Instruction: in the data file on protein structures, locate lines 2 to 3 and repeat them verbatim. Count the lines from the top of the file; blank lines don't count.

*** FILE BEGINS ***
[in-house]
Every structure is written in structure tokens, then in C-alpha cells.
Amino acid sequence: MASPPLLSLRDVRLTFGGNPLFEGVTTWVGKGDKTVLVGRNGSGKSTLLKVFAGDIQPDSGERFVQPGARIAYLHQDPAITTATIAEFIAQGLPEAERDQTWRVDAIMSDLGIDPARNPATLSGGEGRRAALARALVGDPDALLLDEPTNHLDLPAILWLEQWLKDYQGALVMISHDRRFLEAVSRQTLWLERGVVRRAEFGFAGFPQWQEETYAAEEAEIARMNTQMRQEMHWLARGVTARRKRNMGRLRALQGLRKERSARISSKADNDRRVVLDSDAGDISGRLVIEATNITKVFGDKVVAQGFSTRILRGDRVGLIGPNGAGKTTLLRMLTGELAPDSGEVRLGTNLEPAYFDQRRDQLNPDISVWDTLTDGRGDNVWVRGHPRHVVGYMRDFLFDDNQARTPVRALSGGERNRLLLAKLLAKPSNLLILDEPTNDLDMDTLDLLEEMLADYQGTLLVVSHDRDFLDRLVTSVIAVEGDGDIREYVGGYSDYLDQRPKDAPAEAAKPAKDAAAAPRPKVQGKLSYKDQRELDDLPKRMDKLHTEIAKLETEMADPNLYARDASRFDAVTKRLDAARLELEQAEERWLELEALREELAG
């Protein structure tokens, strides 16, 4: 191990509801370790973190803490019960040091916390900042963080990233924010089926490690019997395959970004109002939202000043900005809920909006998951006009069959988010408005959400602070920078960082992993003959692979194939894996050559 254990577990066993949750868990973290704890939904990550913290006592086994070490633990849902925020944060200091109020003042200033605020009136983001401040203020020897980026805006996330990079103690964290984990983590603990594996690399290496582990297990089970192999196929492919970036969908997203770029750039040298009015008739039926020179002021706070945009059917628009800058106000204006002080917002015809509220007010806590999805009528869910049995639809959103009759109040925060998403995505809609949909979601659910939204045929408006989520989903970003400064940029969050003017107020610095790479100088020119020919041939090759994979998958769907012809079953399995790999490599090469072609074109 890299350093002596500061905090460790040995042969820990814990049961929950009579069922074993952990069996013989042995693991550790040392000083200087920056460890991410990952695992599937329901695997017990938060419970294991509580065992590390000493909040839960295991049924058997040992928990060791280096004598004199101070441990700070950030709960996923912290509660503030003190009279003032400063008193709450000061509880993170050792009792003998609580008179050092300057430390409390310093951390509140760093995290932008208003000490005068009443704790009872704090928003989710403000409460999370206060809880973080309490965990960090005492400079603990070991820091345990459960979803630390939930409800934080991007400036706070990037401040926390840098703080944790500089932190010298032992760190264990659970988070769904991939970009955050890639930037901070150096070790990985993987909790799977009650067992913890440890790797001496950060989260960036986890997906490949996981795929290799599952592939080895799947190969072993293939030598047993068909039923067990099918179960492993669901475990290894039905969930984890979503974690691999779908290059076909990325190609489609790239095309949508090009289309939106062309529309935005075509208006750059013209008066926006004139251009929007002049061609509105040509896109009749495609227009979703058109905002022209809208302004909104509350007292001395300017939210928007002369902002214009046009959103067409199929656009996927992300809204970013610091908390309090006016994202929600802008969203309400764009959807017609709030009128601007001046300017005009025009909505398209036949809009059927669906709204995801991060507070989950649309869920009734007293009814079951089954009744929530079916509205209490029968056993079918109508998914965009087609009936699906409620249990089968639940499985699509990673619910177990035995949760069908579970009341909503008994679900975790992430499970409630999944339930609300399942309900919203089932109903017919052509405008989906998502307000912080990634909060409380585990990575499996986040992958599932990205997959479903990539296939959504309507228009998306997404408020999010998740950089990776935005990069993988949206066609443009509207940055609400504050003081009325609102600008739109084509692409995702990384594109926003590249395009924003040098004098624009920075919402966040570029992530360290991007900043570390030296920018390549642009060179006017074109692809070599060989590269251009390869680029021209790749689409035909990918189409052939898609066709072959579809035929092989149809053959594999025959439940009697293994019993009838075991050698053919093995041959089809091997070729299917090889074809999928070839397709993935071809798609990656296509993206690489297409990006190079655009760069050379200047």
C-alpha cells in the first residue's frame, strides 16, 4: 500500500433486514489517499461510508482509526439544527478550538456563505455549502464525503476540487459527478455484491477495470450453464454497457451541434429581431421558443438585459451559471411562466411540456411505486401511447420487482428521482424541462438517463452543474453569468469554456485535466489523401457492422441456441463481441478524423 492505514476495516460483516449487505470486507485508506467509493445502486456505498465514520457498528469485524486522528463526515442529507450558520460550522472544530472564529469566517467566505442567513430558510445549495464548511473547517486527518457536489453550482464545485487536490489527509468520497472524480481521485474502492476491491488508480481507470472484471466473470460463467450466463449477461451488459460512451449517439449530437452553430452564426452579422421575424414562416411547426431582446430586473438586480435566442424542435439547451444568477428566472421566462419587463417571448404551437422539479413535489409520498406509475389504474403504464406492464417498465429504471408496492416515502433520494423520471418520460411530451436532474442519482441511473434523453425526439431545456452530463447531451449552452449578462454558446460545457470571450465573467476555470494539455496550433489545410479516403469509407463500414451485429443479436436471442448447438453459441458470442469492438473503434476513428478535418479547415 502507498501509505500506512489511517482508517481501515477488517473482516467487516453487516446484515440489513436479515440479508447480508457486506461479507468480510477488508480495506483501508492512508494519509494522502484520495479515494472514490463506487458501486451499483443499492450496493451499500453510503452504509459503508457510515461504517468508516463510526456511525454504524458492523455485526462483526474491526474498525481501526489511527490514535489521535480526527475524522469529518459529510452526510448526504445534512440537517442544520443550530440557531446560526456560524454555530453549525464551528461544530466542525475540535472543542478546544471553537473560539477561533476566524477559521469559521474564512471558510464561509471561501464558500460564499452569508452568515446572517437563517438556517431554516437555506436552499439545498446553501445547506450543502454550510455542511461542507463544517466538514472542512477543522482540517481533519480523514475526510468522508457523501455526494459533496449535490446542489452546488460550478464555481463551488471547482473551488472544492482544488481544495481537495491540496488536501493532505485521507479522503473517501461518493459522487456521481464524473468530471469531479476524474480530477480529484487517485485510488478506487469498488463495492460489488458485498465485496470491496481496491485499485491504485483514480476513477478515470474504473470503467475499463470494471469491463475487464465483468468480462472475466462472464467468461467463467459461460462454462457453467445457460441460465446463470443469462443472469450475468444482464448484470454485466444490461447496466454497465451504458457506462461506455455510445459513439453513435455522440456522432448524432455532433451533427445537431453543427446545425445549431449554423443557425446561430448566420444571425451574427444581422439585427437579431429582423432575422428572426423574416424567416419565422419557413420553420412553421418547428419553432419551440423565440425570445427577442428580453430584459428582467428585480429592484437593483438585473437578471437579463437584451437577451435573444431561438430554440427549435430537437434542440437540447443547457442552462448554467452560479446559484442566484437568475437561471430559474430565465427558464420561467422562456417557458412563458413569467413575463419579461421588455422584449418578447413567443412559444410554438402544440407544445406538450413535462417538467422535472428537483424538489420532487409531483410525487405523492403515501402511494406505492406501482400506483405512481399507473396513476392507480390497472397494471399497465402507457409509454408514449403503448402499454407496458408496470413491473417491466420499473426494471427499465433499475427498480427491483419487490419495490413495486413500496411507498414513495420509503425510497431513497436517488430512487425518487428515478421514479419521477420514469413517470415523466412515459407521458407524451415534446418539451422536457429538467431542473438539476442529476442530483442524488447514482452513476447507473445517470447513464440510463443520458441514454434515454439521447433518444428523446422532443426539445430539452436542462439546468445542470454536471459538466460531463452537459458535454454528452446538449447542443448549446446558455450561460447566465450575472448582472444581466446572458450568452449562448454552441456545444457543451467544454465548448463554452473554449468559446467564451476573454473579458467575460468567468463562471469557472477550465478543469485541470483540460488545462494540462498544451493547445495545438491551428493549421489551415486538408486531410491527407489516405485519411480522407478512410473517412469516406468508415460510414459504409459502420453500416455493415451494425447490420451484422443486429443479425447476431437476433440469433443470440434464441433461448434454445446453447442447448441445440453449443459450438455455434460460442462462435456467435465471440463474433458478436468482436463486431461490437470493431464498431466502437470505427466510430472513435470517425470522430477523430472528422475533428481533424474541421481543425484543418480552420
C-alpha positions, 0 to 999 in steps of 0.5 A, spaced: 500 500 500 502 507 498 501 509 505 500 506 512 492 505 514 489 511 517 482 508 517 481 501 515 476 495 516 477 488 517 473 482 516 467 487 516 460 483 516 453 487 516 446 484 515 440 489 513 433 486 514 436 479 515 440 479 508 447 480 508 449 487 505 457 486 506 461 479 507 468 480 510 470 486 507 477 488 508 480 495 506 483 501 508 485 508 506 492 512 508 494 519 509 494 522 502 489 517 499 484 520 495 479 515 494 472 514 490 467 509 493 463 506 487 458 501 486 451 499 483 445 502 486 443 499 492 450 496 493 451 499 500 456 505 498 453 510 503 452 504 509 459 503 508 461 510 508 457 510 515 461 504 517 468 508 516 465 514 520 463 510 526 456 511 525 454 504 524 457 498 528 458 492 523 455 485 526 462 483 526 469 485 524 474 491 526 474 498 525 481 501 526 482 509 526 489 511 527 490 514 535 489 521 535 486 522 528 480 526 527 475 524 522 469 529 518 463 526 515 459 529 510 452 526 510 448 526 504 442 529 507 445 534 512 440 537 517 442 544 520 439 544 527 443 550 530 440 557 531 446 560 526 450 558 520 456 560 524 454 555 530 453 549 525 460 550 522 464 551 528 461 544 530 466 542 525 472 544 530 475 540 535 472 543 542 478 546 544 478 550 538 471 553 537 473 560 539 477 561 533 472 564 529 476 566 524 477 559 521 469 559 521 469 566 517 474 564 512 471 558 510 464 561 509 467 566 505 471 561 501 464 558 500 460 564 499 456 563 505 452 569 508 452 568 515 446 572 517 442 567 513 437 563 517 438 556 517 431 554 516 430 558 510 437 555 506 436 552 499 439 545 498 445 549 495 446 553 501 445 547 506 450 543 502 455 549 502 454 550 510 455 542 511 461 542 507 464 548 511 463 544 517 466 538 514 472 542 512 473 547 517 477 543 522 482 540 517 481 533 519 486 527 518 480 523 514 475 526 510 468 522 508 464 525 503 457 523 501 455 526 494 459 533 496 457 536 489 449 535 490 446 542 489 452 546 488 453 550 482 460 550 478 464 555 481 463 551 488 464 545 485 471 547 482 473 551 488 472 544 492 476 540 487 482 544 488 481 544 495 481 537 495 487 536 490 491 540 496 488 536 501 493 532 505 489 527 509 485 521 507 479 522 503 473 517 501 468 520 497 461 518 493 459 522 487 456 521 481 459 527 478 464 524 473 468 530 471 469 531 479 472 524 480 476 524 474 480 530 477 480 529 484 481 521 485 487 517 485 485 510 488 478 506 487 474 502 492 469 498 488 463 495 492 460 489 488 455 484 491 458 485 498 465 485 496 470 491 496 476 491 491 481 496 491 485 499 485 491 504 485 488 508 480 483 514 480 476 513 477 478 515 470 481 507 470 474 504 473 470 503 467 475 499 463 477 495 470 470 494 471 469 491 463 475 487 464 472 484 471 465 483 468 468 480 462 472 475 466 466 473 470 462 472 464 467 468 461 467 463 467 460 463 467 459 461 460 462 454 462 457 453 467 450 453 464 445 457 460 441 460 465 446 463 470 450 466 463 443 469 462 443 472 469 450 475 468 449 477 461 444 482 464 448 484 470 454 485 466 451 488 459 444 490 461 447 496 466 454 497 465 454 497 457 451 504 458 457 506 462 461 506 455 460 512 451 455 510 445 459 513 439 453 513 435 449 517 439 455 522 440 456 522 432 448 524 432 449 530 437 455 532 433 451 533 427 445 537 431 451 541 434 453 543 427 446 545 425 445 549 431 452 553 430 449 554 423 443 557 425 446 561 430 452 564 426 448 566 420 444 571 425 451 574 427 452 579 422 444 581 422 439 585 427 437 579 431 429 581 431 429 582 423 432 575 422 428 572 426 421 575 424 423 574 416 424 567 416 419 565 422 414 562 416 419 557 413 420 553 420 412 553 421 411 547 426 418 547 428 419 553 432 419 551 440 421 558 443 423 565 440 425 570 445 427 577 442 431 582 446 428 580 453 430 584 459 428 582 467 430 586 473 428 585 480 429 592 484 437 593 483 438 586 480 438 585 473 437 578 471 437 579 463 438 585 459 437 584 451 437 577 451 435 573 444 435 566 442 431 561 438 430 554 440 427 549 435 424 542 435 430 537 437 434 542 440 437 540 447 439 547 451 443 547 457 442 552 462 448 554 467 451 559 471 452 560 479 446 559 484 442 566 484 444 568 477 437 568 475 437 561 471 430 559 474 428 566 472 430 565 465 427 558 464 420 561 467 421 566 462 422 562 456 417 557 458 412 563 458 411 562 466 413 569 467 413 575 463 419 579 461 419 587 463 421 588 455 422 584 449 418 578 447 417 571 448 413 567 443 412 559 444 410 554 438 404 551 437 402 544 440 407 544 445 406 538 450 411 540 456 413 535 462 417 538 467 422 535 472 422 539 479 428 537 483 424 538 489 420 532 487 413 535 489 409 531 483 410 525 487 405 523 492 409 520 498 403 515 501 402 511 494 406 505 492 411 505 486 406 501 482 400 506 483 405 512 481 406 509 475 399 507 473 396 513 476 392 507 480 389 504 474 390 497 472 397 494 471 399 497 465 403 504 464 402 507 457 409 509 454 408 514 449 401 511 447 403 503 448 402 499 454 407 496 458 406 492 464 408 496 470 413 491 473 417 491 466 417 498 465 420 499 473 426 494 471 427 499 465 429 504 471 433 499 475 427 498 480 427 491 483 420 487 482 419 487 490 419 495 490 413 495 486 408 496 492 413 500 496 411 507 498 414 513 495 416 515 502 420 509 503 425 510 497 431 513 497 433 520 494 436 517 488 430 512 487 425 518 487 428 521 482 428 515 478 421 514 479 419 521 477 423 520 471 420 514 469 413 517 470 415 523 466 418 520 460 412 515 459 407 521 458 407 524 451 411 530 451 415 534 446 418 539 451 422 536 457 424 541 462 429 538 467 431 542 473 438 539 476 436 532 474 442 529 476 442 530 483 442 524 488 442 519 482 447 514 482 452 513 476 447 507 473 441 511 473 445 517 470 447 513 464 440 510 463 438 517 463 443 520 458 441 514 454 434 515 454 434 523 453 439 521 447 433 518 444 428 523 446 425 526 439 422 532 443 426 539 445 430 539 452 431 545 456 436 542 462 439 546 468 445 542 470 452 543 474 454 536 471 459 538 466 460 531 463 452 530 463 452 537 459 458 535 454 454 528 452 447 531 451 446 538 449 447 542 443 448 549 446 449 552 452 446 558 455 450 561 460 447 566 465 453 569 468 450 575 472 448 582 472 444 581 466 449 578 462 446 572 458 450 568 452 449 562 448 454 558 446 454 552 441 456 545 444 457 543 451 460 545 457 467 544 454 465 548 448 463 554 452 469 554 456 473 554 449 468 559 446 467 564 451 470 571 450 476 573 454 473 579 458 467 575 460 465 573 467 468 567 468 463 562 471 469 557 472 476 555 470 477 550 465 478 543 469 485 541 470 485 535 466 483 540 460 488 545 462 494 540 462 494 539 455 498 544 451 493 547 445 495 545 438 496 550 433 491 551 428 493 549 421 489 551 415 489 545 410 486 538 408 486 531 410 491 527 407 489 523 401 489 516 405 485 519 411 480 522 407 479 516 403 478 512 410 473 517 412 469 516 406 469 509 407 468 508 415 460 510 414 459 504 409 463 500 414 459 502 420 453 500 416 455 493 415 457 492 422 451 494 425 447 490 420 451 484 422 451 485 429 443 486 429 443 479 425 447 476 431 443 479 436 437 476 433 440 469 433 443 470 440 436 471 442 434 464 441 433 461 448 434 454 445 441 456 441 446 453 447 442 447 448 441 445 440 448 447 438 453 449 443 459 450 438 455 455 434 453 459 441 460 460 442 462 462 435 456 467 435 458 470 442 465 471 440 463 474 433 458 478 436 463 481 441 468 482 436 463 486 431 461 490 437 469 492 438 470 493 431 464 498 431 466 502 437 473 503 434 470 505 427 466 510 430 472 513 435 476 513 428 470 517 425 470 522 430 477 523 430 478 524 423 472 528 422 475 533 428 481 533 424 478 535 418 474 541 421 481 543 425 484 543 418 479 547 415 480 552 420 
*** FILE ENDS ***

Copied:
Every structure is written in structure tokens, then in C-alpha cells.
Amino acid sequence: MASPPLLSLRDVRLTFGGNPLFEGVTTWVGKGDKTVLVGRNGSGKSTLLKVFAGDIQPDSGERFVQPGARIAYLHQDPAITTATIAEFIAQGLPEAERDQTWRVDAIMSDLGIDPARNPATLSGGEGRRAALARALVGDPDALLLDEPTNHLDLPAILWLEQWLKDYQGALVMISHDRRFLEAVSRQTLWLERGVVRRAEFGFAGFPQWQEETYAAEEAEIARMNTQMRQEMHWLARGVTARRKRNMGRLRALQGLRKERSARISSKADNDRRVVLDSDAGDISGRLVIEATNITKVFGDKVVAQGFSTRILRGDRVGLIGPNGAGKTTLLRMLTGELAPDSGEVRLGTNLEPAYFDQRRDQLNPDISVWDTLTDGRGDNVWVRGHPRHVVGYMRDFLFDDNQARTPVRALSGGERNRLLLAKLLAKPSNLLILDEPTNDLDMDTLDLLEEMLADYQGTLLVVSHDRDFLDRLVTSVIAVEGDGDIREYVGGYSDYLDQRPKDAPAEAAKPAKDAAAAPRPKVQGKLSYKDQRELDDLPKRMDKLHTEIAKLETEMADPNLYARDASRFDAVTKRLDAARLELEQAEERWLELEALREELAG